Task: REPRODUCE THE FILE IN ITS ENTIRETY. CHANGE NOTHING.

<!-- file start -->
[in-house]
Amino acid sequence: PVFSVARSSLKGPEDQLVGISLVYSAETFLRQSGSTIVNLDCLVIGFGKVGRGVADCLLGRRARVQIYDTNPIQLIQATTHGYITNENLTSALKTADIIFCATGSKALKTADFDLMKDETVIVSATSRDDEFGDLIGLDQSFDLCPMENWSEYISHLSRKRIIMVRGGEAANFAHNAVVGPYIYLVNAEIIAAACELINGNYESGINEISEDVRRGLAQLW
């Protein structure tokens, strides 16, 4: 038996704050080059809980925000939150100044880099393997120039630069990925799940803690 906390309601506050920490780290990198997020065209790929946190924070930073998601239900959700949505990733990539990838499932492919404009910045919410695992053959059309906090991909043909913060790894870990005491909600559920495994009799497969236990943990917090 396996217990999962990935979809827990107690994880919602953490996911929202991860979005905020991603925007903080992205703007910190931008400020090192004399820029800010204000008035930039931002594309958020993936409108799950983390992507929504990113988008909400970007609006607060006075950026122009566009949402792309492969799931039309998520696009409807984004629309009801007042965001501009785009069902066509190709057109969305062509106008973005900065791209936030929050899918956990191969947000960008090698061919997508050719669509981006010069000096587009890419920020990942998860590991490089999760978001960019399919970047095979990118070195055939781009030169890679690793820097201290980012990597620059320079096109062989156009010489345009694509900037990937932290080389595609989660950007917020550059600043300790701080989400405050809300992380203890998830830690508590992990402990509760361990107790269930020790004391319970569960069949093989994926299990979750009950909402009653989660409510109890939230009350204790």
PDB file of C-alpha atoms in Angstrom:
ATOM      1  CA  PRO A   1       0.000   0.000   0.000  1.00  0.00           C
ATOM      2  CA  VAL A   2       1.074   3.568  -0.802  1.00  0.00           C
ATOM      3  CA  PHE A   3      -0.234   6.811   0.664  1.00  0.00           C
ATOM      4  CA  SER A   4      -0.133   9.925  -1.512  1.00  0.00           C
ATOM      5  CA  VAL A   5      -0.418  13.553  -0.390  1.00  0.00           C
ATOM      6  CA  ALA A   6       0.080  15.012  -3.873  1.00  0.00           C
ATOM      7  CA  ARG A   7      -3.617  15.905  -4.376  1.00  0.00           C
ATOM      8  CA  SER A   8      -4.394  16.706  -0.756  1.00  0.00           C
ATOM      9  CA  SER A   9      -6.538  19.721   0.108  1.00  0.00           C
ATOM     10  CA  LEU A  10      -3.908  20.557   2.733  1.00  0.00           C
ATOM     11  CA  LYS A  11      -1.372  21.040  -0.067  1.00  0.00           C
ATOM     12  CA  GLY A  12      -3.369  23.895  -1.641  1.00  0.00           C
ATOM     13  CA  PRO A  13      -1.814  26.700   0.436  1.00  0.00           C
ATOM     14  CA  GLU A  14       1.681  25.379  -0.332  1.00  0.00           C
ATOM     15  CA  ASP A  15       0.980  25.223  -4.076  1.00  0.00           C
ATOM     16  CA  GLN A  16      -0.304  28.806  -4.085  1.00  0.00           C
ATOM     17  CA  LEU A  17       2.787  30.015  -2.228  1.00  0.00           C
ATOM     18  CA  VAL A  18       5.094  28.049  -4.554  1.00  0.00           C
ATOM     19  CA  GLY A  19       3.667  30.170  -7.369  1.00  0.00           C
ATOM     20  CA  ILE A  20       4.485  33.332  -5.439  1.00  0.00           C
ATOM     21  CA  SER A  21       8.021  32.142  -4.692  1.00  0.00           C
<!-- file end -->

[in-house]
Amino acid sequence: PVFSVARSSLKGPEDQLVGISLVYSAETFLRQSGSTIVNLDCLVIGFGKVGRGVADCLLGRRARVQIYDTNPIQLIQATTHGYITNENLTSALKTADIIFCATGSKALKTADFDLMKDETVIVSATSRDDEFGDLIGLDQSFDLCPMENWSEYISHLSRKRIIMVRGGEAANFAHNAVVGPYIYLVNAEIIAAACELINGNYESGINEISEDVRRGLAQLW
């Protein structure tokens, strides 16, 4: 038996704050080059809980925000939150100044880099393997120039630069990925799940803690 906390309601506050920490780290990198997020065209790929946190924070930073998601239900959700949505990733990539990838499932492919404009910045919410695992053959059309906090991909043909913060790894870990005491909600559920495994009799497969236990943990917090 396996217990999962990935979809827990107690994880919602953490996911929202991860979005905020991603925007903080992205703007910190931008400020090192004399820029800010204000008035930039931002594309958020993936409108799950983390992507929504990113988008909400970007609006607060006075950026122009566009949402792309492969799931039309998520696009409807984004629309009801007042965001501009785009069902066509190709057109969305062509106008973005900065791209936030929050899918956990191969947000960008090698061919997508050719669509981006010069000096587009890419920020990942998860590991490089999760978001960019399919970047095979990118070195055939781009030169890679690793820097201290980012990597620059320079096109062989156009010489345009694509900037990937932290080389595609989660950007917020550059600043300790701080989400405050809300992380203890998830830690508590992990402990509760361990107790269930020790004391319970569960069949093989994926299990979750009950909402009653989660409510109890939230009350204790």
PDB file of C-alpha atoms in Angstrom:
ATOM      1  CA  PRO A   1       0.000   0.000   0.000  1.00  0.00           C
ATOM      2  CA  VAL A   2       1.074   3.568  -0.802  1.00  0.00           C
ATOM      3  CA  PHE A   3      -0.234   6.811   0.664  1.00  0.00           C
ATOM      4  CA  SER A   4      -0.133   9.925  -1.512  1.00  0.00           C
ATOM      5  CA  VAL A   5      -0.418  13.553  -0.390  1.00  0.00           C
ATOM      6  CA  ALA A   6       0.080  15.012  -3.873  1.00  0.00           C
ATOM      7  CA  ARG A   7      -3.617  15.905  -4.376  1.00  0.00           C
ATOM      8  CA  SER A   8      -4.394  16.706  -0.756  1.00  0.00           C
ATOM      9  CA  SER A   9      -6.538  19.721   0.108  1.00  0.00           C
ATOM     10  CA  LEU A  10      -3.908  20.557   2.733  1.00  0.00           C
ATOM     11  CA  LYS A  11      -1.372  21.040  -0.067  1.00  0.00           C
ATOM     12  CA  GLY A  12      -3.369  23.895  -1.641  1.00  0.00           C
ATOM     13  CA  PRO A  13      -1.814  26.700   0.436  1.00  0.00           C
ATOM     14  CA  GLU A  14       1.681  25.379  -0.332  1.00  0.00           C
ATOM     15  CA  ASP A  15       0.980  25.223  -4.076  1.00  0.00           C
ATOM     16  CA  GLN A  16      -0.304  28.806  -4.085  1.00  0.00           C
ATOM     17  CA  LEU A  17       2.787  30.015  -2.228  1.00  0.00           C
ATOM     18  CA  VAL A  18       5.094  28.049  -4.554  1.00  0.00           C
ATOM     19  CA  GLY A  19       3.667  30.170  -7.369  1.00  0.00           C
ATOM     20  CA  ILE A  20       4.485  33.332  -5.439  1.00  0.00           C
ATOM     21  CA  SER A  21       8.021  32.142  -4.692  1.00  0.00           C